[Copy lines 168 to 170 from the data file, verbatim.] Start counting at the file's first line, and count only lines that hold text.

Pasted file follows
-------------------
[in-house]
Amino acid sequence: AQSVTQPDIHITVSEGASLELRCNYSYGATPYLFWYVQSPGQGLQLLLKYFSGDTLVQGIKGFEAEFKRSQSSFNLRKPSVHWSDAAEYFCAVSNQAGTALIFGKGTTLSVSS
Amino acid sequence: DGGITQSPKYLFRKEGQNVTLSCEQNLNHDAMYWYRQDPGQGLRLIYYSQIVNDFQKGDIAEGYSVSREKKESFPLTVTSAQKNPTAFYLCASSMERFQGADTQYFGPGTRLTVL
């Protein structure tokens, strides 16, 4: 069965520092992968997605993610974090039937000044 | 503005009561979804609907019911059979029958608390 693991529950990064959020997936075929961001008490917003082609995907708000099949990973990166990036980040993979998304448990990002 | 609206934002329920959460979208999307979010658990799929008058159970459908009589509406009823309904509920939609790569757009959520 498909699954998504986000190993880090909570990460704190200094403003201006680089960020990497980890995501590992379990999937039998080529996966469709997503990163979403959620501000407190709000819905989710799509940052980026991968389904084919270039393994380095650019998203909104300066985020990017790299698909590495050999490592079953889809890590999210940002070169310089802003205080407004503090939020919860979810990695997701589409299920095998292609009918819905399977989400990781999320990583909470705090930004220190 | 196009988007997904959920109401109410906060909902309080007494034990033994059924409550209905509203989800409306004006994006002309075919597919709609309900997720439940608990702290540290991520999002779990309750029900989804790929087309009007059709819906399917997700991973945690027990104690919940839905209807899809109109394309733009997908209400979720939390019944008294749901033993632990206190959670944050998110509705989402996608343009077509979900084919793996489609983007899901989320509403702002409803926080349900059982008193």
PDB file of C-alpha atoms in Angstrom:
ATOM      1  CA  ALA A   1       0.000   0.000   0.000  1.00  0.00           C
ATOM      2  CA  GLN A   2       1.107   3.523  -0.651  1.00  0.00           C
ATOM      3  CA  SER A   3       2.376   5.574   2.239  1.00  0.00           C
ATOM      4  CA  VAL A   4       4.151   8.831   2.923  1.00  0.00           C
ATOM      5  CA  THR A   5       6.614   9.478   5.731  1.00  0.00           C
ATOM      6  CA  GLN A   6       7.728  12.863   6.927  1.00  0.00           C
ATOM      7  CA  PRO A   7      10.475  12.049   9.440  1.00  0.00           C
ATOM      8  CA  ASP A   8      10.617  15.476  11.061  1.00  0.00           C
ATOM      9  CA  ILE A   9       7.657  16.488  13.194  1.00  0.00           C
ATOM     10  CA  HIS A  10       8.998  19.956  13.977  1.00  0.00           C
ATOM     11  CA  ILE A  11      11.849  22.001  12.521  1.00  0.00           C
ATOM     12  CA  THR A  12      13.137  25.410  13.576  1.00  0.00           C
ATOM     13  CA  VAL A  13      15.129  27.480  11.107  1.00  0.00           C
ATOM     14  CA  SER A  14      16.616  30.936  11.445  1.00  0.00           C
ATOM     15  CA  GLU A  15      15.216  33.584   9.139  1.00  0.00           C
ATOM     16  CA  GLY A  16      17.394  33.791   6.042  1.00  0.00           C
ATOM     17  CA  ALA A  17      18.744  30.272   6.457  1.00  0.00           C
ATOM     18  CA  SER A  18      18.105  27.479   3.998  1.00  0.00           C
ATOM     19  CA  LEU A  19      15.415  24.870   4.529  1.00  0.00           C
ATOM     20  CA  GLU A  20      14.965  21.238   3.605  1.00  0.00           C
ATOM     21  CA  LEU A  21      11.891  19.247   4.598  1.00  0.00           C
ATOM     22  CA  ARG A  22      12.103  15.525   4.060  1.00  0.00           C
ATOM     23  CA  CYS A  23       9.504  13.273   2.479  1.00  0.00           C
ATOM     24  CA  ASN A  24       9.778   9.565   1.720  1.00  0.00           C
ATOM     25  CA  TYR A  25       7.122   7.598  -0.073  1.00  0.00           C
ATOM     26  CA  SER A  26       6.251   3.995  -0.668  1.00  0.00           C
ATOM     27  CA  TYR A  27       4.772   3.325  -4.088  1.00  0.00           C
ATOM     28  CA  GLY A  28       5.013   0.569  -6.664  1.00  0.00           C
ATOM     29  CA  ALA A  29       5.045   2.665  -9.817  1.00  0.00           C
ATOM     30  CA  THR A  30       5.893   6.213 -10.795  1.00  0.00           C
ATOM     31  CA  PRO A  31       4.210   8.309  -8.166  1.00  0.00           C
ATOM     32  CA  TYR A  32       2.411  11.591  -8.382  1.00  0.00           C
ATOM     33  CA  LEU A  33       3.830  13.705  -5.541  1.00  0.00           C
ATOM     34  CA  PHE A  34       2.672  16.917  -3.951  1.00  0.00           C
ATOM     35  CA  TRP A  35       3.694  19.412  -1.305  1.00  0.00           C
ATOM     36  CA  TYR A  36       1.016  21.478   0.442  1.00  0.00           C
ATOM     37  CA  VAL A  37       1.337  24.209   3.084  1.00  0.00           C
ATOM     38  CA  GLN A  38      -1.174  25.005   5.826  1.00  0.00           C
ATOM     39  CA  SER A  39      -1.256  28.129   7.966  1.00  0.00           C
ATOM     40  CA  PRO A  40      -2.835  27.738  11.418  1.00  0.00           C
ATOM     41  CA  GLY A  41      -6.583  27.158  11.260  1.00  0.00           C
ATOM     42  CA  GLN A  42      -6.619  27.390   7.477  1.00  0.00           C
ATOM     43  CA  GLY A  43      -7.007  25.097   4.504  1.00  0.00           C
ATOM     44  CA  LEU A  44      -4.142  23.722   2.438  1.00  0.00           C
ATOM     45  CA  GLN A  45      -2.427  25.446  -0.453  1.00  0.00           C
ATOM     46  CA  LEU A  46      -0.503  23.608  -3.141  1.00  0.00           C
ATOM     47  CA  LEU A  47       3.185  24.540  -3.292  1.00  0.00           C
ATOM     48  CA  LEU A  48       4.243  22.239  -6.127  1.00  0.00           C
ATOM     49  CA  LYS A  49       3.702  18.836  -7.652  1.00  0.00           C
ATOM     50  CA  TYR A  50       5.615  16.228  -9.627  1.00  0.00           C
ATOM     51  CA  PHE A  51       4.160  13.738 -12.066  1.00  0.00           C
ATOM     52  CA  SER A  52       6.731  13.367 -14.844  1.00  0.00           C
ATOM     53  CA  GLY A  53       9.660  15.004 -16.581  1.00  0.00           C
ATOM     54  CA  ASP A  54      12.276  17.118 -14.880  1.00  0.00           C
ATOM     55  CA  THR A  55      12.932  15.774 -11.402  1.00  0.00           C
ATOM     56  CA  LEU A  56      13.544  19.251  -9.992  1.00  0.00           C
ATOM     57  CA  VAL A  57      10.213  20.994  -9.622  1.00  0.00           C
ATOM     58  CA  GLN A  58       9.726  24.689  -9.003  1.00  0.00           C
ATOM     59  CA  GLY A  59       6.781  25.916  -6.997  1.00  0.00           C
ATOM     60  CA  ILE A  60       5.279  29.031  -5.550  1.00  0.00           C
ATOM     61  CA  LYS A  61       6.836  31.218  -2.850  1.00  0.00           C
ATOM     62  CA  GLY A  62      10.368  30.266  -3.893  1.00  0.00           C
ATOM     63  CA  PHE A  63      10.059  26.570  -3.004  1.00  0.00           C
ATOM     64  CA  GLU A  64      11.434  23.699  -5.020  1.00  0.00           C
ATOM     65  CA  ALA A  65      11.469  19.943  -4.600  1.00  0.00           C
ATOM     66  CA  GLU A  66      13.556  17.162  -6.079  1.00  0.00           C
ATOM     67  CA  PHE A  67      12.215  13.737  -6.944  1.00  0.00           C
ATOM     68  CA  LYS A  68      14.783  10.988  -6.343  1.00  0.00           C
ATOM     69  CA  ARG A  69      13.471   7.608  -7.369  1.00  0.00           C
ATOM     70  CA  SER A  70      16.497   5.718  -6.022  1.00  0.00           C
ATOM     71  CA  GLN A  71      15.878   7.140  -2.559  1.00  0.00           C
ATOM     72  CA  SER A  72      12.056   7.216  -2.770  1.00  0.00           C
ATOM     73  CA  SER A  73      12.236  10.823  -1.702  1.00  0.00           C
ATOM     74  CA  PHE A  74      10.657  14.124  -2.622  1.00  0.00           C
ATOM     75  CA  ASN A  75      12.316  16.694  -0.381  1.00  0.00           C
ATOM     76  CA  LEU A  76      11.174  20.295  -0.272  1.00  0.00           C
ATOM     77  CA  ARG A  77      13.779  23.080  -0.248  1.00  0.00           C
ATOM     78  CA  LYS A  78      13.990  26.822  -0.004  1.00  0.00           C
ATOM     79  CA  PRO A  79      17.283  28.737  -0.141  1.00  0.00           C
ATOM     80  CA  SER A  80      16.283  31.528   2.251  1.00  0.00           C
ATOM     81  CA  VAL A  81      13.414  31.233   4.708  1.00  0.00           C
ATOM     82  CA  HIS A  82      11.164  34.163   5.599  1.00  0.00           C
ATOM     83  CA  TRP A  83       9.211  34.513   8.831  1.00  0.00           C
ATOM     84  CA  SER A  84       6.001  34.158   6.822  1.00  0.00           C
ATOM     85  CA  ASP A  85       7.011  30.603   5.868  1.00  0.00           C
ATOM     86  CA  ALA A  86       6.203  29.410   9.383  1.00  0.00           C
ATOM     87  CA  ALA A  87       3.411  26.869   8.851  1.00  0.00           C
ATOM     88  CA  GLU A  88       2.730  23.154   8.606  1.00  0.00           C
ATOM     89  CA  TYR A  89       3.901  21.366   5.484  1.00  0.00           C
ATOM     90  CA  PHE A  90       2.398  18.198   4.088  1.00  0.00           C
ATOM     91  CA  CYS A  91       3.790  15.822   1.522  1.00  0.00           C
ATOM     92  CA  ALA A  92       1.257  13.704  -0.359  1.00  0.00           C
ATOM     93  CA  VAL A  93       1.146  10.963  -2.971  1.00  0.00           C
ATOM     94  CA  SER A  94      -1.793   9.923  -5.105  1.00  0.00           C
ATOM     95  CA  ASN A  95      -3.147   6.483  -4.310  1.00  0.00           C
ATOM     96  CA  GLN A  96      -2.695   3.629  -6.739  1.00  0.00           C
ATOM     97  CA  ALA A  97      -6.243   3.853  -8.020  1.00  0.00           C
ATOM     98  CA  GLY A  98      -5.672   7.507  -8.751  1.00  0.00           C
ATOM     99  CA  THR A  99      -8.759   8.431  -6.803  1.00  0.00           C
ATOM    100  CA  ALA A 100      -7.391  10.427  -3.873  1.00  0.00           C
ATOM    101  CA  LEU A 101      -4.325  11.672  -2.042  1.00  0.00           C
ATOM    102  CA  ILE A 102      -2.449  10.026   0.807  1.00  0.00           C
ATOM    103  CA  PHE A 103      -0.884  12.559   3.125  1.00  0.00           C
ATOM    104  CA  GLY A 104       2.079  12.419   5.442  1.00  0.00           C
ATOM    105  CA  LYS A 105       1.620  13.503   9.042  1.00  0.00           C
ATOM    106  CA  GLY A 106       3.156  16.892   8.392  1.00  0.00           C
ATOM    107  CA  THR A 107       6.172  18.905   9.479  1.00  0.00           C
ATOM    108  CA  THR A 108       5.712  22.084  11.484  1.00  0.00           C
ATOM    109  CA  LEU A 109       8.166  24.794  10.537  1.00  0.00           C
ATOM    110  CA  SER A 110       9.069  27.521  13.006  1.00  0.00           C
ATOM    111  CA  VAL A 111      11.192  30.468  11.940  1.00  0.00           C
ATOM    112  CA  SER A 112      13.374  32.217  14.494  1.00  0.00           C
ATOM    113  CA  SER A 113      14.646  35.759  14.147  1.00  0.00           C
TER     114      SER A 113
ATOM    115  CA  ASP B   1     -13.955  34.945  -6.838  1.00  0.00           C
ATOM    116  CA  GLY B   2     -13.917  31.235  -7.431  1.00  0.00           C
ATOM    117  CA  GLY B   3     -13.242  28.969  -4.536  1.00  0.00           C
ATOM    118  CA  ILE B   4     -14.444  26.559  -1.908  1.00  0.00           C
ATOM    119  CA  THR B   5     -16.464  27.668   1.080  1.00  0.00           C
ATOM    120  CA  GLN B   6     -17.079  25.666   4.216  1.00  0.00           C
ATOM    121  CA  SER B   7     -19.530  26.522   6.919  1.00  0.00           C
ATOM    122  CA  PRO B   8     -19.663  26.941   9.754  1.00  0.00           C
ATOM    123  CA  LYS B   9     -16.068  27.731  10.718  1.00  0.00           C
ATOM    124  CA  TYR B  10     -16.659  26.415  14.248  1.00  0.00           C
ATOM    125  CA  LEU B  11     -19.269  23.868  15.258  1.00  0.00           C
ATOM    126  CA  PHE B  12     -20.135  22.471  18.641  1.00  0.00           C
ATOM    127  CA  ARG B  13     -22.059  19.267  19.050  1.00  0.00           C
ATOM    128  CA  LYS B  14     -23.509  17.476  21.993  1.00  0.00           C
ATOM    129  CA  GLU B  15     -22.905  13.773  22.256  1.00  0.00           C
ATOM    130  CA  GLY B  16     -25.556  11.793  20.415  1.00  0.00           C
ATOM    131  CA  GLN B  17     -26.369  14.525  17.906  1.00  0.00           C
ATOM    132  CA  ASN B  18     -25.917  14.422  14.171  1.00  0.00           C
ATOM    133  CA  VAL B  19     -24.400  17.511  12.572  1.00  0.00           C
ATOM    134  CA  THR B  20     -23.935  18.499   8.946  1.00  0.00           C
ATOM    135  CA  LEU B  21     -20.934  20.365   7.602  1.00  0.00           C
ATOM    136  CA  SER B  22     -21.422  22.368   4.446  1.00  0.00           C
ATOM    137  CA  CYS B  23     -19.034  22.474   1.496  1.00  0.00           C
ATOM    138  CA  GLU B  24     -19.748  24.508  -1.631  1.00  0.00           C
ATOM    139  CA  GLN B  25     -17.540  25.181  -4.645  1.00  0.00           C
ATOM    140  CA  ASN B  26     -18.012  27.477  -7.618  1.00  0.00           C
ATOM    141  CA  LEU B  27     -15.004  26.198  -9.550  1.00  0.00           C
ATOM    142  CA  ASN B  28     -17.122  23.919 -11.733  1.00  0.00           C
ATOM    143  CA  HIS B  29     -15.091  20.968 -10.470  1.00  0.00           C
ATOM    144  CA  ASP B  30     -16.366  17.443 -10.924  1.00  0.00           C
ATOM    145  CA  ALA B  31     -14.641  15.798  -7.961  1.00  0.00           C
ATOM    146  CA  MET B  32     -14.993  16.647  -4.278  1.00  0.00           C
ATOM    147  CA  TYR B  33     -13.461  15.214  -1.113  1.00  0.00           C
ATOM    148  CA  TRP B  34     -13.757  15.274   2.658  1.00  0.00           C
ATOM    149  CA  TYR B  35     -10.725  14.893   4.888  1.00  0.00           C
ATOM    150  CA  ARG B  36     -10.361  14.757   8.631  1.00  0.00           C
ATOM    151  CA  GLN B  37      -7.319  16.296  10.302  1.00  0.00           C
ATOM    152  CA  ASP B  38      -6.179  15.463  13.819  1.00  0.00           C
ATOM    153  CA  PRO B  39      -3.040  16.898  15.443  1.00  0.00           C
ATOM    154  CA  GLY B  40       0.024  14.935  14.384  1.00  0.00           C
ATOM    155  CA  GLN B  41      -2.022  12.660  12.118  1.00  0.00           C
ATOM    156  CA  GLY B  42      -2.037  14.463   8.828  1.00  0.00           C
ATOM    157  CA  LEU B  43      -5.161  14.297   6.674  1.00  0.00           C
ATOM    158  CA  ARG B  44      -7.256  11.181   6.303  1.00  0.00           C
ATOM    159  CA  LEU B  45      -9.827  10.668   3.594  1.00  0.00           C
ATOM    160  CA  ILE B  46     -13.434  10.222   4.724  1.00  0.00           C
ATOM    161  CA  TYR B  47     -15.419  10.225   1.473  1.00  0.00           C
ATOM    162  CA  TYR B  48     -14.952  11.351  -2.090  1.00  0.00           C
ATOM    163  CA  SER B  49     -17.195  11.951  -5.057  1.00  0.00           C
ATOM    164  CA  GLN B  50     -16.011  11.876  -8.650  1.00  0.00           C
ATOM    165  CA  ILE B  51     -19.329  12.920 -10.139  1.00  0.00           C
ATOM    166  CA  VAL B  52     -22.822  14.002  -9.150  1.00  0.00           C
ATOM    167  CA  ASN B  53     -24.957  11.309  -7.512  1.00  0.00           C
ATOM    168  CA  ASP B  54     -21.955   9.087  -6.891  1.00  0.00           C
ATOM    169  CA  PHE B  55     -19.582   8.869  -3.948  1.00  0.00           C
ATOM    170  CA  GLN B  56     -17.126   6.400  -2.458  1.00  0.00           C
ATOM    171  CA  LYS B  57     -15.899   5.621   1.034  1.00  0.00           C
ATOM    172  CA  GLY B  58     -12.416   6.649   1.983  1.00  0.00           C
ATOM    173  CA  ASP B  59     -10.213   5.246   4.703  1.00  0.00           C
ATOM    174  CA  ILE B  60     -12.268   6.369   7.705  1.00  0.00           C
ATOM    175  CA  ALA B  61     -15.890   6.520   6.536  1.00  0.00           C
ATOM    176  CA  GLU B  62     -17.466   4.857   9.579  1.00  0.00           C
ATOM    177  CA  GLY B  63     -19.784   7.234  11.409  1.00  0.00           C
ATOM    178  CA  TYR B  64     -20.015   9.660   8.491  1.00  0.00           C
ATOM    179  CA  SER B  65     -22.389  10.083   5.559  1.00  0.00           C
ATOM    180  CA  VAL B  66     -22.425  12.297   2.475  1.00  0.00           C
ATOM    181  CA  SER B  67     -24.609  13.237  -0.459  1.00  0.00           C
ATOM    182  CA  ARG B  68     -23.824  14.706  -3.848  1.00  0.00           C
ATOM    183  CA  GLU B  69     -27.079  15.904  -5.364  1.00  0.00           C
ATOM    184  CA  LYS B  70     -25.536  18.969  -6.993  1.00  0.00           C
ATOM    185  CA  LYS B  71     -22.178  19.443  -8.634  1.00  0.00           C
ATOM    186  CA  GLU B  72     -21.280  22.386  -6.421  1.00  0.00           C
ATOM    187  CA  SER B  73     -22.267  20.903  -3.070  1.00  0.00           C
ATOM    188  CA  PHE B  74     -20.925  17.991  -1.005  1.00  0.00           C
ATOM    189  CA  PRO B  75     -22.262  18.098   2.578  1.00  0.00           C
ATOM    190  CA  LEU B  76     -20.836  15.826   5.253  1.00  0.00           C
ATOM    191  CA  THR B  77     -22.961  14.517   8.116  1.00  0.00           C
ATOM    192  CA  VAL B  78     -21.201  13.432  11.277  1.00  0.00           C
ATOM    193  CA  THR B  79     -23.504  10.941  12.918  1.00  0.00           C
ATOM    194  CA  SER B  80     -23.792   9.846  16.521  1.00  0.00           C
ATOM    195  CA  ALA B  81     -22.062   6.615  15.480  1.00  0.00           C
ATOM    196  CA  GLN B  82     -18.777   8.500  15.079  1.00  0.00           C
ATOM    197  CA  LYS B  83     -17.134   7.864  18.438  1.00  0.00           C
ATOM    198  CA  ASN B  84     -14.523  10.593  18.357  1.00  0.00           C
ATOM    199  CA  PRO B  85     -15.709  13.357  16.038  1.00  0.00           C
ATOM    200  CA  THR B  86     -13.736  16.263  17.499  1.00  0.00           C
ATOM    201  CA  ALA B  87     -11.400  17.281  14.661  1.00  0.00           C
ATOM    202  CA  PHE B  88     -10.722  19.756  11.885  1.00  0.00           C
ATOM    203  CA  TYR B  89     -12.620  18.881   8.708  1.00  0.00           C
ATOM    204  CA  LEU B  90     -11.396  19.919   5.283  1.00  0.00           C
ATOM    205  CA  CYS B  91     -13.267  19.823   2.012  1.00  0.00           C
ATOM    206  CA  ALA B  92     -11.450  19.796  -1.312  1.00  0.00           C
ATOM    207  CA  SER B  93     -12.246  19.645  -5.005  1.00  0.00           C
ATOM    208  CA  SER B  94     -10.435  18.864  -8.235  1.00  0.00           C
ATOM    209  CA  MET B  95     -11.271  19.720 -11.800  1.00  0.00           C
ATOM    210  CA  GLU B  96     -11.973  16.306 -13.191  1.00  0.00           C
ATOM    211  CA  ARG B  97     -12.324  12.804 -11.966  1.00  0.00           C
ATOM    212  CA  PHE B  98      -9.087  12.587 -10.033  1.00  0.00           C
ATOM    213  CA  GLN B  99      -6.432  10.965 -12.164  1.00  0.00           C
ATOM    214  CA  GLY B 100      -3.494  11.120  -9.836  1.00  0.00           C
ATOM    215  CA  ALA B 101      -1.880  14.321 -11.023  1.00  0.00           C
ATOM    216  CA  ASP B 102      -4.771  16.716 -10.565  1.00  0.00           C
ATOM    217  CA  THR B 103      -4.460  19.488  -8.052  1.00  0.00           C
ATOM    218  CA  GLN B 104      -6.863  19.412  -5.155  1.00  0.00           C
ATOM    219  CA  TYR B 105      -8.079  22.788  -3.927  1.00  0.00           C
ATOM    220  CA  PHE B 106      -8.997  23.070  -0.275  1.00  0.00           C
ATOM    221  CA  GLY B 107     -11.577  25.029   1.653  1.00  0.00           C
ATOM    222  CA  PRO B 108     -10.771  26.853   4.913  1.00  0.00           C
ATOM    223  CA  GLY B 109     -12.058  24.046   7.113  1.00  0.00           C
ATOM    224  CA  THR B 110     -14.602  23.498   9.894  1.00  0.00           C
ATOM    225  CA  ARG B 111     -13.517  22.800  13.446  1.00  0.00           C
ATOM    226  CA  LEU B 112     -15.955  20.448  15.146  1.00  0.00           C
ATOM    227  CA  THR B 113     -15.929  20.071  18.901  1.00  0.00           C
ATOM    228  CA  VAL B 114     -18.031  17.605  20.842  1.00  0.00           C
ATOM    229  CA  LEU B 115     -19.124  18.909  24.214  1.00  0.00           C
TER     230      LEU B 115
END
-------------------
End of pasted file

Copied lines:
ATOM    163  CA  SER B  49     -17.195  11.951  -5.057  1.00  0.00           C
ATOM    164  CA  GLN B  50     -16.011  11.876  -8.650  1.00  0.00           C
ATOM    165  CA  ILE B  51     -19.329  12.920 -10.139  1.00  0.00           C